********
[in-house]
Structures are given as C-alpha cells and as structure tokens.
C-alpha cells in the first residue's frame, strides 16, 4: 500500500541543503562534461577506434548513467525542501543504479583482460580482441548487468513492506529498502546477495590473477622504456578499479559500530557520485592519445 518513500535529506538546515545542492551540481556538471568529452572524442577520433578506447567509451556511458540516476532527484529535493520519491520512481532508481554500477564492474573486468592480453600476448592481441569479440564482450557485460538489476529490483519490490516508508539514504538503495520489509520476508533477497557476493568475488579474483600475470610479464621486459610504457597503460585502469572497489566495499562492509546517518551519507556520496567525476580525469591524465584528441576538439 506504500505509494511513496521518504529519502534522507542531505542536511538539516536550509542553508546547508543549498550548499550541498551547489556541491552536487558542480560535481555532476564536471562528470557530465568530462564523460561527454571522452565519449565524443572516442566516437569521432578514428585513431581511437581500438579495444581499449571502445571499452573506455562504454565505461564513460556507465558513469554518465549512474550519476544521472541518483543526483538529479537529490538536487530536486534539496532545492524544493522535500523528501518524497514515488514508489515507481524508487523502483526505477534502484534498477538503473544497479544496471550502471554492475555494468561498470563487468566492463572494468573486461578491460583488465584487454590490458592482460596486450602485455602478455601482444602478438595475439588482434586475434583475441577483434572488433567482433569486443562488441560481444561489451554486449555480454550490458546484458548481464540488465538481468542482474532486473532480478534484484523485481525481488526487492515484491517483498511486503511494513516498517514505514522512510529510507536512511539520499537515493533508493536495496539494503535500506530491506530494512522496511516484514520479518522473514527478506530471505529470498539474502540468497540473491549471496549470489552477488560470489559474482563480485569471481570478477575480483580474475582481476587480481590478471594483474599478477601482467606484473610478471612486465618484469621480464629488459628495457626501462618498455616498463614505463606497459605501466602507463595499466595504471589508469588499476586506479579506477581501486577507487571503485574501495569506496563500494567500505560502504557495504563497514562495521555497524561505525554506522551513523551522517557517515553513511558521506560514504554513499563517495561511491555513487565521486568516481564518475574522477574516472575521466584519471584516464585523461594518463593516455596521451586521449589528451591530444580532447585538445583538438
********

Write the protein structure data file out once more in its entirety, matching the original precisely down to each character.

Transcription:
[in-house]
Structures are given as C-alpha cells and as structure tokens.
C-alpha cells in the first residue's frame, strides 16, 4: 500500500541543503562534461577506434548513467525542501543504479583482460580482441548487468513492506529498502546477495590473477622504456578499479559500530557520485592519445 518513500535529506538546515545542492551540481556538471568529452572524442577520433578506447567509451556511458540516476532527484529535493520519491520512481532508481554500477564492474573486468592480453600476448592481441569479440564482450557485460538489476529490483519490490516508508539514504538503495520489509520476508533477497557476493568475488579474483600475470610479464621486459610504457597503460585502469572497489566495499562492509546517518551519507556520496567525476580525469591524465584528441576538439 506504500505509494511513496521518504529519502534522507542531505542536511538539516536550509542553508546547508543549498550548499550541498551547489556541491552536487558542480560535481555532476564536471562528470557530465568530462564523460561527454571522452565519449565524443572516442566516437569521432578514428585513431581511437581500438579495444581499449571502445571499452573506455562504454565505461564513460556507465558513469554518465549512474550519476544521472541518483543526483538529479537529490538536487530536486534539496532545492524544493522535500523528501518524497514515488514508489515507481524508487523502483526505477534502484534498477538503473544497479544496471550502471554492475555494468561498470563487468566492463572494468573486461578491460583488465584487454590490458592482460596486450602485455602478455601482444602478438595475439588482434586475434583475441577483434572488433567482433569486443562488441560481444561489451554486449555480454550490458546484458548481464540488465538481468542482474532486473532480478534484484523485481525481488526487492515484491517483498511486503511494513516498517514505514522512510529510507536512511539520499537515493533508493536495496539494503535500506530491506530494512522496511516484514520479518522473514527478506530471505529470498539474502540468497540473491549471496549470489552477488560470489559474482563480485569471481570478477575480483580474475582481476587480481590478471594483474599478477601482467606484473610478471612486465618484469621480464629488459628495457626501462618498455616498463614505463606497459605501466602507463595499466595504471589508469588499476586506479579506477581501486577507487571503485574501495569506496563500494567500505560502504557495504563497514562495521555497524561505525554506522551513523551522517557517515553513511558521506560514504554513499563517495561511491555513487565521486568516481564518475574522477574516472575521466584519471584516464585523461594518463593516455596521451586521449589528451591530444580532447585538445583538438